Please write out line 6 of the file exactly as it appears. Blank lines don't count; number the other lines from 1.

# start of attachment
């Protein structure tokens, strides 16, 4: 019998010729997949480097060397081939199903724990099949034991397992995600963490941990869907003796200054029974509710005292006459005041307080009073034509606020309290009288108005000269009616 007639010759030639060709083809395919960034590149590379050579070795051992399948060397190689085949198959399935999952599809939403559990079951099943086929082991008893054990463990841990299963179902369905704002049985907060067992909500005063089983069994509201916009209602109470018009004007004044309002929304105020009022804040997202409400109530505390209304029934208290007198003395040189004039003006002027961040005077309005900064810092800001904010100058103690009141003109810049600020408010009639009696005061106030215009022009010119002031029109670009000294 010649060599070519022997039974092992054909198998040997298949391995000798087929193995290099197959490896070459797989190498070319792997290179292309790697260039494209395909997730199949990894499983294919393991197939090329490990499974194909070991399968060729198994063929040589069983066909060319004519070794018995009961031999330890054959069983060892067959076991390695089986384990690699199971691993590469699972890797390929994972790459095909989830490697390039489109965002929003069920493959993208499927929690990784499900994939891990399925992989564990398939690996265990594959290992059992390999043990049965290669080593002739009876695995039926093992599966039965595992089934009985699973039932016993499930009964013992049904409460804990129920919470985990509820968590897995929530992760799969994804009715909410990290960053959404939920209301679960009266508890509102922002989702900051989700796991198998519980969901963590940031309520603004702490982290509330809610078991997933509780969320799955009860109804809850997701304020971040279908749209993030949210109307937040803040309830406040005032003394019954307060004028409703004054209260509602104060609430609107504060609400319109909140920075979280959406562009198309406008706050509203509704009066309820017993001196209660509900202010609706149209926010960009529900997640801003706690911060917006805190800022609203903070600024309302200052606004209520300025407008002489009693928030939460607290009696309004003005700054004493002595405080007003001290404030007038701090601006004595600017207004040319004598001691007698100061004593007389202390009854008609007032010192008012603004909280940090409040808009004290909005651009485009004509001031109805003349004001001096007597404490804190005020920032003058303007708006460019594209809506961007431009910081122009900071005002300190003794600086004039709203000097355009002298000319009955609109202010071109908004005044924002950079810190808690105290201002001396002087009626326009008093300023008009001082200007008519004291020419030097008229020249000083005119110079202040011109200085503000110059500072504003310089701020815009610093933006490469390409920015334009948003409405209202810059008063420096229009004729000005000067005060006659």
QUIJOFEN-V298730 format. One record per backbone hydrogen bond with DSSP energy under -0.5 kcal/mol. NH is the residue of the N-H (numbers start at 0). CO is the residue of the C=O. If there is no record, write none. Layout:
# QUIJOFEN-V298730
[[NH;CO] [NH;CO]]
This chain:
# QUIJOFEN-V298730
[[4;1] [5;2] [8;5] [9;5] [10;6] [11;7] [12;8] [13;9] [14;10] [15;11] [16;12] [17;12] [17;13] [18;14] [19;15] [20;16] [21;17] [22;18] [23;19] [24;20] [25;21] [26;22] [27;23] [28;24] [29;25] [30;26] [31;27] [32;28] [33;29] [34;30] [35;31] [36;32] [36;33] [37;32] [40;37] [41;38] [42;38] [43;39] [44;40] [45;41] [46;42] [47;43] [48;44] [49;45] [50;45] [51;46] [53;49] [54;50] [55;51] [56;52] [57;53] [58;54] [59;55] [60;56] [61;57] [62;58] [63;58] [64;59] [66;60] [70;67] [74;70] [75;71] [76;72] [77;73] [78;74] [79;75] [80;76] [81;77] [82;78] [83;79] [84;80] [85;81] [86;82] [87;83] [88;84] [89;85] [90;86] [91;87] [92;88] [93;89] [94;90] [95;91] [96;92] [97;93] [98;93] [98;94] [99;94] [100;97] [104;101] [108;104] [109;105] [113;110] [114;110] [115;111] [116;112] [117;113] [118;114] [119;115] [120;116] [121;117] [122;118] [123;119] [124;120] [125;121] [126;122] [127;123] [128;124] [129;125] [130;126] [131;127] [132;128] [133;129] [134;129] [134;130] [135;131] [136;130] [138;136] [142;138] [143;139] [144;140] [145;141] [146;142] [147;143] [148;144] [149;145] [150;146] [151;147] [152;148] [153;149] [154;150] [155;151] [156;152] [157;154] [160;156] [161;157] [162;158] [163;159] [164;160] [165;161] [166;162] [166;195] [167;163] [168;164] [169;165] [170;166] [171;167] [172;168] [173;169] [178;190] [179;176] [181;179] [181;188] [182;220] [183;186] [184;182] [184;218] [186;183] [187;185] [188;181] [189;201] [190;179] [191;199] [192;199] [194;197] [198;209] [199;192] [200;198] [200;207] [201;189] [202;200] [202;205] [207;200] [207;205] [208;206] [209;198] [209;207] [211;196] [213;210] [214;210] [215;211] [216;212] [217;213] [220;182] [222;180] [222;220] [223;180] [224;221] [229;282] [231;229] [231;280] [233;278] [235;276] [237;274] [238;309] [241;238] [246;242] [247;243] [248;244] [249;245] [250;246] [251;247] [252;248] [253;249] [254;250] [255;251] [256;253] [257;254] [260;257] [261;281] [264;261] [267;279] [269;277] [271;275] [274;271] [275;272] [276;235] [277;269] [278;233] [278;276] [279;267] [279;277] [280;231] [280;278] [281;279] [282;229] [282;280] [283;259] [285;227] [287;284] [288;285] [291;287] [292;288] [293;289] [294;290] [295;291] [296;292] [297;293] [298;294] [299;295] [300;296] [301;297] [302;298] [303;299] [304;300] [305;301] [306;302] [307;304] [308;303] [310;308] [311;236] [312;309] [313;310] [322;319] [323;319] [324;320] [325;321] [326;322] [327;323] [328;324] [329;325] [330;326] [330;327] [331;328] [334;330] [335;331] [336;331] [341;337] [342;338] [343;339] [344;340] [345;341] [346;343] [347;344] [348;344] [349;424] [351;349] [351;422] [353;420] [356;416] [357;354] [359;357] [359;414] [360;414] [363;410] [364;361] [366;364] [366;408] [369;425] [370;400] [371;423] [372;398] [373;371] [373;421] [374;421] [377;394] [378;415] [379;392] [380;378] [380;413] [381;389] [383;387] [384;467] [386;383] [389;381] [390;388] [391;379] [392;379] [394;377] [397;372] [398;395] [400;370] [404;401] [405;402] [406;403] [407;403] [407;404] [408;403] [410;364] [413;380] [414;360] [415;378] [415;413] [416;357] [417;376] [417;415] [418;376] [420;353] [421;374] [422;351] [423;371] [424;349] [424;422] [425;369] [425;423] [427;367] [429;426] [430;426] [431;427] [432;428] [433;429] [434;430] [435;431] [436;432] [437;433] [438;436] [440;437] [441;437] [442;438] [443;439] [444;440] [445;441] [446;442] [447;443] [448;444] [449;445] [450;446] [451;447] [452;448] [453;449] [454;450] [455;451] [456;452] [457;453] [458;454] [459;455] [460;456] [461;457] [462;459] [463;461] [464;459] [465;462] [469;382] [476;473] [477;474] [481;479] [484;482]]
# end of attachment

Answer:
# QUIJOFEN-V298730